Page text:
A few weeks ago, I bought my husband about a half dozen peacock eggs as a birthday present. Our family has raised chickens for years, but my husband and I have been fascinated by peacocks. I've collected peacock feathers for years, and Andrew admired their their reputation as watchbirds (apparently they make an eerily human scream when strangers approach at night).
But alas, peacocks are expensive. I had thought attempting to buy a single bird, but peacocks, like other fowl, thrive best in flocks or at least pairs, and $200 for a pair of grown birds was beyond my means. Then I saw an ad for fertile peacock eggs, $3 apiece. I decided to believe it was possible that our hens might hatch them, and made the phone call.
Two days later, I brought home seven huge, cold greyish eggs in a cooler, wrapped in t-shirts for warmth, wondering if I had just wasted my money. My husband and I looked skeptically at the rounded rocks of egg and debated whether or not they had survived the trip, or if they were even fertile.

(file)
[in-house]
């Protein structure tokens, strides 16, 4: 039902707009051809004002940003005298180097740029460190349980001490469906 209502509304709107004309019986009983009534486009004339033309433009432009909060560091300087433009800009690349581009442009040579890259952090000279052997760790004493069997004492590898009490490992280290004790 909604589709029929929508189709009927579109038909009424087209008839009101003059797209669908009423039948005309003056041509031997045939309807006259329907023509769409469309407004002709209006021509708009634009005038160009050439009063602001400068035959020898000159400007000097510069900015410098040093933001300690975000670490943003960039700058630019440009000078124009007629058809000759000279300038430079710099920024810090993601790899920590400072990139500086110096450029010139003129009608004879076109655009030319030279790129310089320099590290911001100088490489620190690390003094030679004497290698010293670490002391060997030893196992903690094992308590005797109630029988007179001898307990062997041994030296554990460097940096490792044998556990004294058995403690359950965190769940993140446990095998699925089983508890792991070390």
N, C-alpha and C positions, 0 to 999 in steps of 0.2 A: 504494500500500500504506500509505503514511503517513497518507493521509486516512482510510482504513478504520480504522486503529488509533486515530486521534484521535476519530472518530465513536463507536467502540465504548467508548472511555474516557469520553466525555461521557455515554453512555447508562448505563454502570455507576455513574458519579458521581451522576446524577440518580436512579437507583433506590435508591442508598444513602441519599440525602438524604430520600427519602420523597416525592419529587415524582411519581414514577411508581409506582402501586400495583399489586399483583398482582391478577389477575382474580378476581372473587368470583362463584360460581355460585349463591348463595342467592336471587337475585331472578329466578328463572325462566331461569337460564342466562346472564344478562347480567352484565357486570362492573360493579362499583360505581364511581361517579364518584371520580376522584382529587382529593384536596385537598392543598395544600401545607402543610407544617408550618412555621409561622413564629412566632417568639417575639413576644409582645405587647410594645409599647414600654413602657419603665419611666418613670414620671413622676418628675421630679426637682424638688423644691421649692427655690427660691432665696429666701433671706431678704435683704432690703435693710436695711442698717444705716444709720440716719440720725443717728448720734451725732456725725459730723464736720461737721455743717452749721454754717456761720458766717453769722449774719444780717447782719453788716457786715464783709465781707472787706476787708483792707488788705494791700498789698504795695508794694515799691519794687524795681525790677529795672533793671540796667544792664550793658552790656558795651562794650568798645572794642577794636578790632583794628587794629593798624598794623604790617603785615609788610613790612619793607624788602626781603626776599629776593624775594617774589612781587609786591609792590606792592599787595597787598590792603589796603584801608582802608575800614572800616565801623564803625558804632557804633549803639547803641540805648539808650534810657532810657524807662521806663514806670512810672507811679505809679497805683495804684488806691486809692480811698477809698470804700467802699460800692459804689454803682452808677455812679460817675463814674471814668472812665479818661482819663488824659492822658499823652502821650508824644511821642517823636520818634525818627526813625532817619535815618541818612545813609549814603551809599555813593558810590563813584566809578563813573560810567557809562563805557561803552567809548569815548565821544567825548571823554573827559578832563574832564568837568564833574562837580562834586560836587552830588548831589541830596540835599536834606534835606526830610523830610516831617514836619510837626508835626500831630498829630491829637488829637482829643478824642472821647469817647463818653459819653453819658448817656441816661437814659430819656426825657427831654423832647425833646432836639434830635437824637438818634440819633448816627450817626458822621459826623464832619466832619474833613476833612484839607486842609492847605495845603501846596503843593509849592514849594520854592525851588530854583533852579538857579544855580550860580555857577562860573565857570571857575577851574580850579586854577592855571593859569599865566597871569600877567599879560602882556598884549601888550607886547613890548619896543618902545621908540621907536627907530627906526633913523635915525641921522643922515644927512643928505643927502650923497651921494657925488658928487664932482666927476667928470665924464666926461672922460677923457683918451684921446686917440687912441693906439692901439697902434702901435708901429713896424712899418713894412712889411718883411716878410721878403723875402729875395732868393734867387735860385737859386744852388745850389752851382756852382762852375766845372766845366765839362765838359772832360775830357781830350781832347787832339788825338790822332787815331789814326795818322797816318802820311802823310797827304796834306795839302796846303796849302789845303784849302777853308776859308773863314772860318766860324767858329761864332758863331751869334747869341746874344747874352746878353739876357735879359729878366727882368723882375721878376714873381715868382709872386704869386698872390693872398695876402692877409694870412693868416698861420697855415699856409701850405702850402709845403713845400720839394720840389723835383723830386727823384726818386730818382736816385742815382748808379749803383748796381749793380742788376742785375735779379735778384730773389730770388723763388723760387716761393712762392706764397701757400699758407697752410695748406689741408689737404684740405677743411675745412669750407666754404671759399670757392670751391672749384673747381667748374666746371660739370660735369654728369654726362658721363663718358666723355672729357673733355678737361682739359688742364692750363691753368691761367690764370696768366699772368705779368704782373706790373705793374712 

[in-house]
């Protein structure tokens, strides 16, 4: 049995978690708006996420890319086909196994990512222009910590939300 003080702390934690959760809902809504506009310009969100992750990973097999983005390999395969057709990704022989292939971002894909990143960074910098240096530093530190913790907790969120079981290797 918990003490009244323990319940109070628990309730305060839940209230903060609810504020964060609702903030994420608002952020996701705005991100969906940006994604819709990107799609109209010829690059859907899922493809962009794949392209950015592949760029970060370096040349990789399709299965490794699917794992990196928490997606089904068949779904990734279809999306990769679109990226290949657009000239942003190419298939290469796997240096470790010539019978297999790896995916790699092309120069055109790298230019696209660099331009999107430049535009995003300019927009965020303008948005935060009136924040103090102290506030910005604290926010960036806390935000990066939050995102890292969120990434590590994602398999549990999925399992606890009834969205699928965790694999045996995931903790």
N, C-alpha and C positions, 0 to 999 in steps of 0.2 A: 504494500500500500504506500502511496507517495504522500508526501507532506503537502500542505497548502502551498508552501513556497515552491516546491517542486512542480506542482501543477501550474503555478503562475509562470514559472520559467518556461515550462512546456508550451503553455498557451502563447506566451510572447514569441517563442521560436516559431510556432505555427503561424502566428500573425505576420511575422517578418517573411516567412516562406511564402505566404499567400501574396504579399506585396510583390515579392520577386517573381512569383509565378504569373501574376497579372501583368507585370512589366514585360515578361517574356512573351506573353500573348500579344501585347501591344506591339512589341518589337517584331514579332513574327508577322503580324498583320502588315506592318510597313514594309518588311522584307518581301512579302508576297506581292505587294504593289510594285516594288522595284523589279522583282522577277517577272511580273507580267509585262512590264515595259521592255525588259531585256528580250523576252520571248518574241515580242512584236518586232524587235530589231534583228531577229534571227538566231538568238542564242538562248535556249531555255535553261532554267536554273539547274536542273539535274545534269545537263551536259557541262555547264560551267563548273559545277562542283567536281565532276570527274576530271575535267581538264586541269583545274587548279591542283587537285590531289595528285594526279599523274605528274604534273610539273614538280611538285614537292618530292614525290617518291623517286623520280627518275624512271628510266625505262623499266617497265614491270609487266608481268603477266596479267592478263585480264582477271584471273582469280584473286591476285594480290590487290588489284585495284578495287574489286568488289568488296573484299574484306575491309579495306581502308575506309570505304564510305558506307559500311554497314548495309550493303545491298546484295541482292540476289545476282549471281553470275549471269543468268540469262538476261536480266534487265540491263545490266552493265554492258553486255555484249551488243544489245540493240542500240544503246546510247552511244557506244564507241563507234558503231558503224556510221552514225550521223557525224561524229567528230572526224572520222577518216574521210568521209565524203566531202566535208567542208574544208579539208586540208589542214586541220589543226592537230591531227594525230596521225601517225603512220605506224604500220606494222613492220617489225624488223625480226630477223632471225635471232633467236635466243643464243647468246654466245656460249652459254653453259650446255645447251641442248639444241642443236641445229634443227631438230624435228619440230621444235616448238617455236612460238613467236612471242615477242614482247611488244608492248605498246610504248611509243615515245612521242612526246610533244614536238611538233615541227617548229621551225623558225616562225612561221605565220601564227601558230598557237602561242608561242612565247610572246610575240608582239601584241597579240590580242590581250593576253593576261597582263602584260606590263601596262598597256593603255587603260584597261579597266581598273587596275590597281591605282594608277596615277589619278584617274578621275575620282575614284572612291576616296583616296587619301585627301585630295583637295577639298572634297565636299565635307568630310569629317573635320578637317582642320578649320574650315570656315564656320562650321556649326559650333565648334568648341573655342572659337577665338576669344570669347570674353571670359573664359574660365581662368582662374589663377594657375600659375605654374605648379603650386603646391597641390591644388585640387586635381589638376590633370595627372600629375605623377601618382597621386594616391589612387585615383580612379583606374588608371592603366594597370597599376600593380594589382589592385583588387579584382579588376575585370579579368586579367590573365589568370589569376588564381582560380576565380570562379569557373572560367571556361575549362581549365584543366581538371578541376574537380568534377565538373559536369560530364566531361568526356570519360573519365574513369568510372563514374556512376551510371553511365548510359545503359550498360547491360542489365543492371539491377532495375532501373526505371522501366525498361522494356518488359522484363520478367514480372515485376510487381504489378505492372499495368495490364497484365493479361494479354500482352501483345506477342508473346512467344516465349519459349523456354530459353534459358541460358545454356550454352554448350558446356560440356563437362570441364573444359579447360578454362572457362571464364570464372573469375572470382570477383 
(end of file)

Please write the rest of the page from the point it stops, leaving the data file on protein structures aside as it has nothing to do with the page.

But the children believed that these eggs would produce the large magnificent birds they eagerly read about in zoo books, and they had hope.
And fortunately, we found four broody hens in our flock who were willing to sit on the lumps of eggs. So we watched the hens sit, and waited as the weeks went by. We adults doubted, and tried to prepare the children for the worst. But the children believed.
Then, two days ago, a week before we estimated anything would happen, our oldest daughter came and whispered in my ear with suppressed excitement: "Mom, one of the eggs is hatching! It has a tiny hole!"
Bright and early the next morning, she was outside in the coop watching as our first yellow peachick pecked its way out of the enormous egg. All rejoiced, and another followed successfully. The next two did not survive hatching, and the kids mourned over them, and we buried them. But this morning, two more tomb-like eggs began hatching.
We all know that eggs symbolize the resurrection, as the proliferation of chicken eggs on Easter testifies. But it took these exotic, unusual eggs and their miraculous rebirth to bring the lesson home to me.